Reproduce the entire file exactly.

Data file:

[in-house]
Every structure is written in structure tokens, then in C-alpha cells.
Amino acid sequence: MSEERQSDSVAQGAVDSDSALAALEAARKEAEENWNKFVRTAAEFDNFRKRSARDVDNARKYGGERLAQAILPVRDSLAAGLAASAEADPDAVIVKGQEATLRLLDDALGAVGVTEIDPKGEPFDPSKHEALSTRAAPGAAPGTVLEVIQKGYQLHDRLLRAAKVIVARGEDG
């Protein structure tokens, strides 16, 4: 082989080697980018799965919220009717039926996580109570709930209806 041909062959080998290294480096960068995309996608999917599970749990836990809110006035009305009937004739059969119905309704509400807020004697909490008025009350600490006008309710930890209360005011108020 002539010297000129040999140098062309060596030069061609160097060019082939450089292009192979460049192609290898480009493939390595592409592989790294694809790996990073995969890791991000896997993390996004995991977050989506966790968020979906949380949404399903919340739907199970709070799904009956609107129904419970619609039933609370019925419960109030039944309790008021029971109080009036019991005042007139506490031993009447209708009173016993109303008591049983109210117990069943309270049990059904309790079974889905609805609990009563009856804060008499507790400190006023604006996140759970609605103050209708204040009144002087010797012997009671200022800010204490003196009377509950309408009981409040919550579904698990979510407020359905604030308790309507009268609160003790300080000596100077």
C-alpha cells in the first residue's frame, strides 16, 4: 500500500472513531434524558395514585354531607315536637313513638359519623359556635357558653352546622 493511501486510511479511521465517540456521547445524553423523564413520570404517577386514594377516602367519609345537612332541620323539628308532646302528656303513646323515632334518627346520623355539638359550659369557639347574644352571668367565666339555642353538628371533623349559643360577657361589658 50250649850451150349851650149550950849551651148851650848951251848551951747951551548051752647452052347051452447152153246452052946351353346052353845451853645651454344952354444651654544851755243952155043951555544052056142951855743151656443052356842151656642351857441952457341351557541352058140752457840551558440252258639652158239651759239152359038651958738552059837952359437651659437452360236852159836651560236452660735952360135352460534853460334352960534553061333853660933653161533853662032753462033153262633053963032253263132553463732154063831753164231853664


[in-house]
Every structure is written in structure tokens, then in C-alpha cells.
Amino acid sequence: MSEERQSDSVAQGAVDSDSALAALEAARKEAEENWNKFVRTAAEFDNFRKRSARDVDNARKYGGERLAQAILPVRDSLAAGLAASAEADPDAVIVKGQEATLRLLDDALGAVGVTEIDPKGEPFDPSKHEALSTRAAPGAAPGTVLEVIQKGYQLHDRLLRAAKVIVARGEDG
């Protein structure tokens, strides 16, 4: 082989080697980018799965919220009717039926996580109570709930209806 041909062959080998290294480096960068995309996608999917599970749990836990809110006035009305009937004739059969119905309704509400807020004697909490008025009350600490006008309710930890209360005011108020 002539010297000129040999140098062309060596030069061609160097060019082939450089292009192979460049192609290898480009493939390595592409592989790294694809790996990073995969890791991000896997993390996004995991977050989506966790968020979906949380949404399903919340739907199970709070799904009956609107129904419970619609039933609370019925419960109030039944309790008021029971109080009036019991005042007139506490031993009447209708009173016993109303008591049983109210117990069943309270049990059904309790079974889905609805609990009563009856804060008499507790400190006023604006996140759970609605103050209708204040009144002087010797012997009671200022800010204490003196009377509950309408009981409040919550579904698990979510407020359905604030308790309507009268609160003790300080000596100077």
C-alpha cells in the first residue's frame, strides 16, 4: 500500500472513531434524558395514585354531607315536637313513638359519623359556635357558653352546622 493511501486510511479511521465517540456521547445524553423523564413520570404517577386514594377516602367519609345537612332541620323539628308532646302528656303513646323515632334518627346520623355539638359550659369557639347574644352571668367565666339555642353538628371533623349559643360577657361589658 50250649850451150349851650149550950849551651148851650848951251848551951747951551548051752647452052347051452447152153246452052946351353346052353845451853645651454344952354444651654544851755243952155043951555544052056142951855743151656443052356842151656642351857441952457341351557541352058140752457840551558440252258639652158239651759239152359038651958738552059837952359437651659437452360236852159836651560236452660735952360135352460534853460334352960534553061333853660933653161533853662032753462033153262633053963032253263132553463732154063831753164231853664